(0.0000)

(0.0000)

Price

-0.7028

-0.8067

-0.6548

-0.7598

(0.0000)

(0.0000)

(0.0000)

(0.0000)

Income

0.0413

0.1187

0.0093

0.0861

(0.5739)

(0.0845)

(0.9091)

(0.0000)

Excise 1

0.0801

0.0976

0.0728

0.0898

(0.0002)

(0.0000)

(0.0012)

(0.0000)

Excise 2

-0.0324

-0.0348

(0.0052)

(0.0080)

Plain Packaging

0.0186

0.0229

0.0052

0.0085

(0.1582)

(0.0757)

(0.6540)

(0.0000)

AR(1)

0.7101

0.6596

0.7302

0.6794

(0.0000)

(0.0000)

(0.0000)

(0.0000)

Adj-R2

0.9889

0.9884

0.9886

0.9880

DW

1.8843

1.8547

1.8789

1.8159

Source: Authors’ analysis.

Columns 1 and 2 report regression results where the Plain Packaging dummy relates to the December 2012 introduction of the plain packaging policy, while columns 3 and 4 report results for an effective September 2012 introduction of plain packaging. Overall, the models appear to be well-specified, and the coefficients on Price are negative and statistically significantly different from zero.8 In columns 1 and 3 we have estimated the complete model. In columns 2 and 4 we have excluded Excise 2 from the analysis. This is to examine the impact of the plain packaging policy while not controlling for the 2013 increase in excise.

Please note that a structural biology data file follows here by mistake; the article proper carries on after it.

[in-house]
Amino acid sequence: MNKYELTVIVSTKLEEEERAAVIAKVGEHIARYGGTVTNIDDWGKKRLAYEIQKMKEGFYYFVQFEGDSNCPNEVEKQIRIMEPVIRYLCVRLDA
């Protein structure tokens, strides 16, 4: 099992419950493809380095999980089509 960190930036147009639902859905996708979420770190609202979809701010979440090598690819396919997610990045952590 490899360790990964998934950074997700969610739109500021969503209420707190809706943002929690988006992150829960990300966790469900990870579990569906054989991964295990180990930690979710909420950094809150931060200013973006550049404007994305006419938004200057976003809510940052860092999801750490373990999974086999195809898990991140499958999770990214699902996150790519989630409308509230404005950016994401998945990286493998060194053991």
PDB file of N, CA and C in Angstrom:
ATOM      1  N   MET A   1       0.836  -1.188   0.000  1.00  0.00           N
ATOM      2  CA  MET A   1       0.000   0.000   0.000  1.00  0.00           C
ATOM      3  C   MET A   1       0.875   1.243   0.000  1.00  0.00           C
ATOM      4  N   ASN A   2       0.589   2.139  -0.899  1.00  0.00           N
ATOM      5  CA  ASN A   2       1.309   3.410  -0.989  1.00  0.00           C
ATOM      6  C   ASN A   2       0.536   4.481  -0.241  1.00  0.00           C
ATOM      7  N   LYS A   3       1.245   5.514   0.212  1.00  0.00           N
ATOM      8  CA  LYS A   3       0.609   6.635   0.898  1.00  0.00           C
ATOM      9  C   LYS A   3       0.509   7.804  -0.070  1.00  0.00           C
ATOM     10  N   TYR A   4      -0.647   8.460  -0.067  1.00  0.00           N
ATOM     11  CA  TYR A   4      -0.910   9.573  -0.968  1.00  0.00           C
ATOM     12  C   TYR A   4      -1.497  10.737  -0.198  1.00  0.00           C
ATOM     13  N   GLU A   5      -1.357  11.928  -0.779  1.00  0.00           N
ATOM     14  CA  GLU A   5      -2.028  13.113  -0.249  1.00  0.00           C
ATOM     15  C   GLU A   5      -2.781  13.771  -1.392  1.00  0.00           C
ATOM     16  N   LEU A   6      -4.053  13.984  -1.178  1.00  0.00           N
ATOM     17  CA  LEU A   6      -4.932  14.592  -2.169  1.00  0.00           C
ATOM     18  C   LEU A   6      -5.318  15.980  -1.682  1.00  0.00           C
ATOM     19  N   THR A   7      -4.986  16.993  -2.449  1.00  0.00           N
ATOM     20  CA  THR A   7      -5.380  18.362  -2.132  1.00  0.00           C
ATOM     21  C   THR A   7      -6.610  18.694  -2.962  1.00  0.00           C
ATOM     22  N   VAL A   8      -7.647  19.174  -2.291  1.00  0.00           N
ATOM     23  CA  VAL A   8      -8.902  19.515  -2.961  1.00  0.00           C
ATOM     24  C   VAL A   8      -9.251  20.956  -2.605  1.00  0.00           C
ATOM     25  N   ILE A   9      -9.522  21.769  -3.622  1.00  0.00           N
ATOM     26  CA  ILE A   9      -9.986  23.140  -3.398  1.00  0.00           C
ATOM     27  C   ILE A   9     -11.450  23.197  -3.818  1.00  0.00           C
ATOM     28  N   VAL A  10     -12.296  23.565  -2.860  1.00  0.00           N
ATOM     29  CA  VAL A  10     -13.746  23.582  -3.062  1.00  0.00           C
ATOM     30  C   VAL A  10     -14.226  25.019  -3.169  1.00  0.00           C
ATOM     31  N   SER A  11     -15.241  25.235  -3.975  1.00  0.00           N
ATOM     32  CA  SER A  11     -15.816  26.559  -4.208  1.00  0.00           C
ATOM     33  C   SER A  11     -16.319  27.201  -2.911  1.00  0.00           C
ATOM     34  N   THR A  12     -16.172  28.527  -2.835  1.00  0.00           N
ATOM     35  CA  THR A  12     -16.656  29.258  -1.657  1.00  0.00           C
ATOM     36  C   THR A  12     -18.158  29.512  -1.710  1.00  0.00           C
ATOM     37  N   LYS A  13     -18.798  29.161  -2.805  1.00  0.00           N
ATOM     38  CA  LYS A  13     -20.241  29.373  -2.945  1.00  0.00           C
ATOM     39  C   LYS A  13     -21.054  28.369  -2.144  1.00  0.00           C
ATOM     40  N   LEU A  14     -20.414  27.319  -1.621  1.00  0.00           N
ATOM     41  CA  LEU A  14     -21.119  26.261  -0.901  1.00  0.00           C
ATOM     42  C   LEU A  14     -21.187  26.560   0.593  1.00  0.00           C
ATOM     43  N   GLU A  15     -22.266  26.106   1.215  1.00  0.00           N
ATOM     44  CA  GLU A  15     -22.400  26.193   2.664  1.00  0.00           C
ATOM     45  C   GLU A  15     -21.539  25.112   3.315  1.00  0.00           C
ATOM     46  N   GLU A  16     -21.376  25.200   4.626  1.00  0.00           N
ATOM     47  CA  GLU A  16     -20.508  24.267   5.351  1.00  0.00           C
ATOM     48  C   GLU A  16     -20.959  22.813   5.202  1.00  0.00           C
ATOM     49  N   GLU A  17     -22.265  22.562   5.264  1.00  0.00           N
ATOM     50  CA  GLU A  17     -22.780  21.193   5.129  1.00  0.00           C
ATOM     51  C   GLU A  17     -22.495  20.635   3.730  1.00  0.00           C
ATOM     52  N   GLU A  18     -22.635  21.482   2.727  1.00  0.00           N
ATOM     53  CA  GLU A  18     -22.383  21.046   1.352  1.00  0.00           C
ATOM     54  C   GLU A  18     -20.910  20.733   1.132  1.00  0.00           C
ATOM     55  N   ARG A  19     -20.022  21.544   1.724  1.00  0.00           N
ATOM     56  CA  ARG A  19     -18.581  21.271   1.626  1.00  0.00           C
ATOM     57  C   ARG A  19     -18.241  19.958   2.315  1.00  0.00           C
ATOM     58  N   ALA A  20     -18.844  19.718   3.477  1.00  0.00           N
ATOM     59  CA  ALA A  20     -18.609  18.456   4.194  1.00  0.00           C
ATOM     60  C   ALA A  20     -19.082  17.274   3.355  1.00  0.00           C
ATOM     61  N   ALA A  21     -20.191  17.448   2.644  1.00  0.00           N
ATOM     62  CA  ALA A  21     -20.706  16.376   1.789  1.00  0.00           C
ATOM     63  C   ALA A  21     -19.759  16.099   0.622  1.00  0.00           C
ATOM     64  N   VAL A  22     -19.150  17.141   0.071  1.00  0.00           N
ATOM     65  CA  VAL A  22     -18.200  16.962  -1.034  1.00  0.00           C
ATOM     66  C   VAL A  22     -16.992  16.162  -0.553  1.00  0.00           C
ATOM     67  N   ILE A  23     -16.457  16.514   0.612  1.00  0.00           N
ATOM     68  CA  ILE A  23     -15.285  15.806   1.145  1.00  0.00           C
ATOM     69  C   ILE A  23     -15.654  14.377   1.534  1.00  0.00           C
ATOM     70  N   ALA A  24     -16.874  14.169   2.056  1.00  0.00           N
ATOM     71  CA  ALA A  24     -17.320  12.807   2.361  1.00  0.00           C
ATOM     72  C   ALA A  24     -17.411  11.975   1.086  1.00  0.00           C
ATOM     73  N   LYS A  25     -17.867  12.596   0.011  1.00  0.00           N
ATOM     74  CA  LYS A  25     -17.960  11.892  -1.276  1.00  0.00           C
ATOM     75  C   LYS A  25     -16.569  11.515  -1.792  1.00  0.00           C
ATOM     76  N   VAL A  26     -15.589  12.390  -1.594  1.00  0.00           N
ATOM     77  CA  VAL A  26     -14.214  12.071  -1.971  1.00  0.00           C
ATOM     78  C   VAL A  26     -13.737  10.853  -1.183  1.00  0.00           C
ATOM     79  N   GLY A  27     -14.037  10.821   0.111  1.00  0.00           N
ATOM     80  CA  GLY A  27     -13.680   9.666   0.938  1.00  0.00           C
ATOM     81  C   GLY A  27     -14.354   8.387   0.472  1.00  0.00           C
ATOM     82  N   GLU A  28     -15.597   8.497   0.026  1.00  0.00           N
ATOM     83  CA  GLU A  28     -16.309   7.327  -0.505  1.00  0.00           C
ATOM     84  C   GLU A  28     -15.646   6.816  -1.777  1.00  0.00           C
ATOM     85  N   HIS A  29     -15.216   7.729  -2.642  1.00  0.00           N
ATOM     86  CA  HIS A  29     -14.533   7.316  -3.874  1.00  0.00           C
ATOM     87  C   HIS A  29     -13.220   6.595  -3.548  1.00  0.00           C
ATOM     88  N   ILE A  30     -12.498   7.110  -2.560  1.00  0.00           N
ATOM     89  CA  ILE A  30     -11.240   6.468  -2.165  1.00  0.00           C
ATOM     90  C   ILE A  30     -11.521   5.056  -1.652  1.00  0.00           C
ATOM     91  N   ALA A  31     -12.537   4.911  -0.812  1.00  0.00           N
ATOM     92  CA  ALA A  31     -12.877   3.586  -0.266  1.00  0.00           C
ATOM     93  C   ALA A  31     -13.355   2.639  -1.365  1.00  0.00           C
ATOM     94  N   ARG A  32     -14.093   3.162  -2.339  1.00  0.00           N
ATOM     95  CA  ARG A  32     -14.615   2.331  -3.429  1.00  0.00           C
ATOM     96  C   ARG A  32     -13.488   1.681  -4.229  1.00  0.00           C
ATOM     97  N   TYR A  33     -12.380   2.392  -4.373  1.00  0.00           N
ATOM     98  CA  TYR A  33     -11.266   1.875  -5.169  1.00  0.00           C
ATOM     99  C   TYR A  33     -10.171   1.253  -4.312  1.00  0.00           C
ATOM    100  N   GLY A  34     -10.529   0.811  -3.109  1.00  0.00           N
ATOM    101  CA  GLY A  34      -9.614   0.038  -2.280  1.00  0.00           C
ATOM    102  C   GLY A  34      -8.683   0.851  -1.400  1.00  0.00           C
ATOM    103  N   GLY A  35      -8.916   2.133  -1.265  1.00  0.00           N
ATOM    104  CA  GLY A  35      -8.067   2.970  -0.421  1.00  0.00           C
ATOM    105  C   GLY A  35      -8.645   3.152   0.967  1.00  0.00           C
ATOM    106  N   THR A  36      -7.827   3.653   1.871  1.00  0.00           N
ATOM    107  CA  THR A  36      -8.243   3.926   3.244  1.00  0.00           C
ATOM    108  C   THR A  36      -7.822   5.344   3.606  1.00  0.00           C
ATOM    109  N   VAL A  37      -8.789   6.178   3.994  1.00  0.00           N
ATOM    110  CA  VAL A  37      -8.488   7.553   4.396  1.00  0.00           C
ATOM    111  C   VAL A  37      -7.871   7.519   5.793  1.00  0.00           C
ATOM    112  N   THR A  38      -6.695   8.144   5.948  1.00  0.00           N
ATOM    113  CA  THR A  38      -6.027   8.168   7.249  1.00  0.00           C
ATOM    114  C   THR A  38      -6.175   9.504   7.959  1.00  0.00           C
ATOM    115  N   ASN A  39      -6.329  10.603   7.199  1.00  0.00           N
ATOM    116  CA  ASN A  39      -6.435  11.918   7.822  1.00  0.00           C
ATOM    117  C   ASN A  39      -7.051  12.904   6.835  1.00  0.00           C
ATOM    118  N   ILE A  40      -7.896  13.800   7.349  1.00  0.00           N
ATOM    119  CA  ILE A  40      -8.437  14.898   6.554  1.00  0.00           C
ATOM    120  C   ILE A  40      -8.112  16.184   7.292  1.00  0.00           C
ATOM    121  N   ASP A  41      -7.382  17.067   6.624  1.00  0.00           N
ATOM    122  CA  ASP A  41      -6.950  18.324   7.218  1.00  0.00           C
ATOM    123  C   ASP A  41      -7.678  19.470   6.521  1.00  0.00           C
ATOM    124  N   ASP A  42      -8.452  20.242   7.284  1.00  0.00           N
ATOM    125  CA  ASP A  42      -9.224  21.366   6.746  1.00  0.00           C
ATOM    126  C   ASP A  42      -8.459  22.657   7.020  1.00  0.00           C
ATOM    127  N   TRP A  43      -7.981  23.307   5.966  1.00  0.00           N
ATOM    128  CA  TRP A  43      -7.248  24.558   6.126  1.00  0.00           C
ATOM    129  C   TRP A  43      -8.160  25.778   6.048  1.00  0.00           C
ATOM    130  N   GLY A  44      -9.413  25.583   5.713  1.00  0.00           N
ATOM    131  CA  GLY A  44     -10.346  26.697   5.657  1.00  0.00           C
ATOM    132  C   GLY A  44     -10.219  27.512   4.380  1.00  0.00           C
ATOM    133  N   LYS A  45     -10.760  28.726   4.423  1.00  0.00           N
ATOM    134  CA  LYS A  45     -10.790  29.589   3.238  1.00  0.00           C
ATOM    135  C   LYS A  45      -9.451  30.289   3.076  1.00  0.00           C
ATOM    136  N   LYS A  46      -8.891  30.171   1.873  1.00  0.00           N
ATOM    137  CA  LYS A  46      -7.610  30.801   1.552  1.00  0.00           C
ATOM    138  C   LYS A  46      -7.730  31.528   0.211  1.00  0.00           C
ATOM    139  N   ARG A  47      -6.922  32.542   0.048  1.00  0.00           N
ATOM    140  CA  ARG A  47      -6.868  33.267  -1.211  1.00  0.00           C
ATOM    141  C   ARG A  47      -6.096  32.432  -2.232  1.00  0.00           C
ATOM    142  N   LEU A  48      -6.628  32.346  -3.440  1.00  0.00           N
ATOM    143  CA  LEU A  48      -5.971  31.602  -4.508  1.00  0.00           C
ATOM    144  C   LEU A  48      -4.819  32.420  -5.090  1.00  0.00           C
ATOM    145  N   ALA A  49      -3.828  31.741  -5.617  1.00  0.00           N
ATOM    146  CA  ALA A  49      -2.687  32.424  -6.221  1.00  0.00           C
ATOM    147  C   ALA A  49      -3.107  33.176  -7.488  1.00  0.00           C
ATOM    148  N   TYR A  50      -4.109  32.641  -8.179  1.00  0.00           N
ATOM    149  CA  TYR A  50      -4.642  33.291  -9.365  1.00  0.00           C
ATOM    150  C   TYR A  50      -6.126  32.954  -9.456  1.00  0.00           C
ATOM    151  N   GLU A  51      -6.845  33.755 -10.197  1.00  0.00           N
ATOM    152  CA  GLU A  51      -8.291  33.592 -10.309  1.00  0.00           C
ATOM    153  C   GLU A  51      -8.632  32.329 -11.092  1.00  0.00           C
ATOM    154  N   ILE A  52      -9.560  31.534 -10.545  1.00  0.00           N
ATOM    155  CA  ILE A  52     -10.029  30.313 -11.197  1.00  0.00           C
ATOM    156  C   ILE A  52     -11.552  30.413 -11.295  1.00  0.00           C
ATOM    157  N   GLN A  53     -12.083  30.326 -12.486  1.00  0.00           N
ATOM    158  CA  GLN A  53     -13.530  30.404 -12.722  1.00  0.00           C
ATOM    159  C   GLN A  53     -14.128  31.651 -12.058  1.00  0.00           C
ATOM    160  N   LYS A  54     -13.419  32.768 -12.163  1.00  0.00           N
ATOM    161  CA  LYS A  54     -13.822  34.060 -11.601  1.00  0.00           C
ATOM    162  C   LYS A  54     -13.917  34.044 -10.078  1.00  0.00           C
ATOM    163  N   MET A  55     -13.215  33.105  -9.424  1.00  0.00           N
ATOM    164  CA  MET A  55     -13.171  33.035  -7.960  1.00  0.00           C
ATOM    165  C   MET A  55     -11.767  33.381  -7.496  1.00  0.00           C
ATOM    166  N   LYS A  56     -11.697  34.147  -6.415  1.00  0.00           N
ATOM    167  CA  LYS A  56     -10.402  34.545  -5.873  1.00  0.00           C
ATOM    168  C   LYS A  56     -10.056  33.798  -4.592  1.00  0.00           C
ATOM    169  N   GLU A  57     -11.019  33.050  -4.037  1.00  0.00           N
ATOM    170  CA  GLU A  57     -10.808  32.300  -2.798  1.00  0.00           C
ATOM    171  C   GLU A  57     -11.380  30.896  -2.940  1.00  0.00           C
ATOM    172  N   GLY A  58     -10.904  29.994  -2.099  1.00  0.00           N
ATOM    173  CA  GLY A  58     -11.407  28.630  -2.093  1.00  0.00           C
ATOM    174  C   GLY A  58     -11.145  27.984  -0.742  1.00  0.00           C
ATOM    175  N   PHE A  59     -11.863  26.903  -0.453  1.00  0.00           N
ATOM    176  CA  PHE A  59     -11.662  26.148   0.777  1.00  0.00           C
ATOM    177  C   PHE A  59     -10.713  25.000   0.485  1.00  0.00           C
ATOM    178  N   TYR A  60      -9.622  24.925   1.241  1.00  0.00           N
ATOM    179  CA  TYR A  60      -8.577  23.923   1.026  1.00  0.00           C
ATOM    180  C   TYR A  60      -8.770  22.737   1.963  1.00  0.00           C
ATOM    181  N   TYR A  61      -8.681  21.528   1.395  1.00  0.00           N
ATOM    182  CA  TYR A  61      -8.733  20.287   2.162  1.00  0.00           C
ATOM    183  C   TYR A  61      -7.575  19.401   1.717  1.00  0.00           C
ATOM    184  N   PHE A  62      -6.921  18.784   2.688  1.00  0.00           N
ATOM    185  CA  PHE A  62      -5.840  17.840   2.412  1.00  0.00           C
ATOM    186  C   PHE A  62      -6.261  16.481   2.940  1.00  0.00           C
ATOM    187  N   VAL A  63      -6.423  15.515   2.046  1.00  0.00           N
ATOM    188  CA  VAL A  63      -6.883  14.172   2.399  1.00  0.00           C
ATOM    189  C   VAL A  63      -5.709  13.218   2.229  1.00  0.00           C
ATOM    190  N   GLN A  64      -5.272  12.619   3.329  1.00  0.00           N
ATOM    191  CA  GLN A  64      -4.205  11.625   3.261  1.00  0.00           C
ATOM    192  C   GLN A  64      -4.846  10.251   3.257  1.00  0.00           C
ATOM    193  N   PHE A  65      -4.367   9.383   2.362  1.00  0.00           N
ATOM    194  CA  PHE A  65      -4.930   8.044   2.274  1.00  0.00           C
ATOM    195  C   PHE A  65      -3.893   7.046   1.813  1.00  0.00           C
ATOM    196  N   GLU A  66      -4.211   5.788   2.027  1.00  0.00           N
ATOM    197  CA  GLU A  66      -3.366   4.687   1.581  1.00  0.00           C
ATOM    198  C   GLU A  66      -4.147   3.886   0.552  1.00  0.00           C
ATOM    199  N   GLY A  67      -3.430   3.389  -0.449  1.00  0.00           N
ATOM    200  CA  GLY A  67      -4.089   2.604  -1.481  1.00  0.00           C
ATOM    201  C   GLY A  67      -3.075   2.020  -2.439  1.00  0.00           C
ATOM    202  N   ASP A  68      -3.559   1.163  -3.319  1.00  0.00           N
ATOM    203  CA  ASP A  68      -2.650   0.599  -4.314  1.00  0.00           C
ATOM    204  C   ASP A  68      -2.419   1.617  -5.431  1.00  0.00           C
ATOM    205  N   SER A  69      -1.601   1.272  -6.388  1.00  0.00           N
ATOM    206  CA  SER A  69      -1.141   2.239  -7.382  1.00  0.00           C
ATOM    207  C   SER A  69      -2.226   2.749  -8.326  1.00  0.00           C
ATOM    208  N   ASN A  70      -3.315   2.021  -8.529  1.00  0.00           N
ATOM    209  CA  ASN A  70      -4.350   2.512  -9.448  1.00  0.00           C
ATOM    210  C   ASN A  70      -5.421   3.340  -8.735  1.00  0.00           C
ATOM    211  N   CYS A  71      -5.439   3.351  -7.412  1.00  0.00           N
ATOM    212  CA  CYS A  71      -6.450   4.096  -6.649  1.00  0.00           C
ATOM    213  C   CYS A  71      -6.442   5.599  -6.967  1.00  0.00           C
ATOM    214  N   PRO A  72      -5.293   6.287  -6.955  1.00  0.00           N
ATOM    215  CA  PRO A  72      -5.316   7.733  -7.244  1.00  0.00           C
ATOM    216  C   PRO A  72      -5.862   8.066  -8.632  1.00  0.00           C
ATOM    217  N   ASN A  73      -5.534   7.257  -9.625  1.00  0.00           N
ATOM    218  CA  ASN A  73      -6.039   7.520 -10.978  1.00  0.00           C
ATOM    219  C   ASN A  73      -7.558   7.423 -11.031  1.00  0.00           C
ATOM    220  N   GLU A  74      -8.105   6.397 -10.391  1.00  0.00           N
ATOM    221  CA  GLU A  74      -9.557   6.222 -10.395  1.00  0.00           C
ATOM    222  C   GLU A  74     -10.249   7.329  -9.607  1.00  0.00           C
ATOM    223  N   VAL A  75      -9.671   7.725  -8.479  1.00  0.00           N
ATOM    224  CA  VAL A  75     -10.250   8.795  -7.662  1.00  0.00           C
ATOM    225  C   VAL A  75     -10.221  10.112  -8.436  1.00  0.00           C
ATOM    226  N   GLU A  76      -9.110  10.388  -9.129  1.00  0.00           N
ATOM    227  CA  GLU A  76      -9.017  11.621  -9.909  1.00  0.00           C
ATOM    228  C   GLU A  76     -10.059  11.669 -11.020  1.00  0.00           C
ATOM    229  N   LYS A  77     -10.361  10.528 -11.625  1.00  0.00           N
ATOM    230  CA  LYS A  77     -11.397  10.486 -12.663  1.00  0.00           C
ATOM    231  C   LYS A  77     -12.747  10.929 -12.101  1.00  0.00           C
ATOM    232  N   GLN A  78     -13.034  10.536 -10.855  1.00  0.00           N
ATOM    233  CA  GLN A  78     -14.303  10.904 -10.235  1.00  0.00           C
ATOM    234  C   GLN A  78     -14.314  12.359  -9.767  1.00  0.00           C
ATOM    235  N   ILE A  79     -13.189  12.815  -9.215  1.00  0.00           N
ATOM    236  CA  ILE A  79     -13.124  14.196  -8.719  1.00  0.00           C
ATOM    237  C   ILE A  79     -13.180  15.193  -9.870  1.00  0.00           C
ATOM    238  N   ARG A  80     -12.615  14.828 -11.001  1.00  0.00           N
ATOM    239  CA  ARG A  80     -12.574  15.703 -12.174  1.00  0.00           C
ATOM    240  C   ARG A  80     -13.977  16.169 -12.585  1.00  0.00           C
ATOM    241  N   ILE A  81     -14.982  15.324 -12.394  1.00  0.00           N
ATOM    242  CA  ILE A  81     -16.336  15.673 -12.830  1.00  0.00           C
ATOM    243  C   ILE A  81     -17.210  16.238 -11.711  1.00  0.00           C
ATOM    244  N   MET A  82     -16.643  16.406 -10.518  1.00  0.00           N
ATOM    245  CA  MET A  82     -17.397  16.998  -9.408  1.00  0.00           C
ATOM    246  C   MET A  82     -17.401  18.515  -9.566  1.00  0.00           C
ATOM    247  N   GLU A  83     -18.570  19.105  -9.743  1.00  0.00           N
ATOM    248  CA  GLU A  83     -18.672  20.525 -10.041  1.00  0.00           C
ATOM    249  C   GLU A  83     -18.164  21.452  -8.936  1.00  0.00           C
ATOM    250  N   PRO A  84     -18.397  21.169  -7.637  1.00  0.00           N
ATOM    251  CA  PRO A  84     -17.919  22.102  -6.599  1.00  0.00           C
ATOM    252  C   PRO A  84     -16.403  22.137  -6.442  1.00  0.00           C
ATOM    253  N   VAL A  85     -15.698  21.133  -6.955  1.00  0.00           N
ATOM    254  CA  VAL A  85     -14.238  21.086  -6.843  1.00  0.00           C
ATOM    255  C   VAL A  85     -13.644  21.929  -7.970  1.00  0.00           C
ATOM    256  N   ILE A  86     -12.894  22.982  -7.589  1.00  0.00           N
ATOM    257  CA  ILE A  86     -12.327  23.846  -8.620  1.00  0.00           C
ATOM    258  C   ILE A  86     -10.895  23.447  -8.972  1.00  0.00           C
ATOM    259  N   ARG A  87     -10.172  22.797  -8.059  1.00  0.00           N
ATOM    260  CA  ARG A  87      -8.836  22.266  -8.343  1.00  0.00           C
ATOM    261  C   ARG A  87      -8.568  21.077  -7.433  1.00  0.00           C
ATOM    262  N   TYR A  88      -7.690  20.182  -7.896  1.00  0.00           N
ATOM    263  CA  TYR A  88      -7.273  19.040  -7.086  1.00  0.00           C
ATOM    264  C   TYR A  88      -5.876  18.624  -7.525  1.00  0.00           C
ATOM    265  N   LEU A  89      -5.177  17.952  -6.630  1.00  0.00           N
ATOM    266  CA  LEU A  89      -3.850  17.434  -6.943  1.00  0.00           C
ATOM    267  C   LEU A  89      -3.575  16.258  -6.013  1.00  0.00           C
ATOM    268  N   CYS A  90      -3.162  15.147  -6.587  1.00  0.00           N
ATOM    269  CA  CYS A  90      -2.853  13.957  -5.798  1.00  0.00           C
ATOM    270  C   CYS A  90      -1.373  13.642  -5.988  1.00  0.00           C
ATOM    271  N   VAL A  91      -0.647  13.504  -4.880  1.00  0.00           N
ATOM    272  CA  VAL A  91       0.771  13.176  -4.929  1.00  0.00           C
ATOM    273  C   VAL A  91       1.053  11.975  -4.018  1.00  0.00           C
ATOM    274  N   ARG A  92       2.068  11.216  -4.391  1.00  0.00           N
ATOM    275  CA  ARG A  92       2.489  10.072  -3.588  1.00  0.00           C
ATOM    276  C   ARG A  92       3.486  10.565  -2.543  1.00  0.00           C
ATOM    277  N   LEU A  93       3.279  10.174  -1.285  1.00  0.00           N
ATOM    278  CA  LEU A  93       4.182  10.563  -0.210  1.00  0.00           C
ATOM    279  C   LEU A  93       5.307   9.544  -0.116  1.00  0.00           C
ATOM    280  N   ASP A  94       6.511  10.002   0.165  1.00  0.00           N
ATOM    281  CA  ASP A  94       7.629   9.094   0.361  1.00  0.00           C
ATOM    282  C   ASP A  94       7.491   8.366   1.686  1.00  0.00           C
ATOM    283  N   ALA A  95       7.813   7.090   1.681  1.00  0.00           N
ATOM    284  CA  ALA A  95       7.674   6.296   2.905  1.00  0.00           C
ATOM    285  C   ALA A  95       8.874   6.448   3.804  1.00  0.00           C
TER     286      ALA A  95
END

The variable of interest for our purposes is the coefficient for Plain Packaging. In no instance is the coefficient negative and statistically significantly different from zero. In that sense we can argue that the plain packaging policy has not made any contribution to the long-term decline in household tobacco expenditure (our very imperfect proxy for consumption). By contrast, however, there are two instances (columns 2 and 4) where the Plain Packaging coefficient is positive and statistically significantly different from zero (p = 0.0757 and p = 0.0000). That result is consistent with the predictions from economic theory that suggest ceteris paribus that the absence of branding would result in an increase in the consumption of tobacco. It is important to note that in columns 2 and 4 we are not controlling for the 2013 excise. The difficulty that we face is that there is only a single data point for Excise 2 and it corresponds to a large decline in household expenditure on tobacco – future work will be needed to unravel the interaction between the plain packaging policy and the excise increase.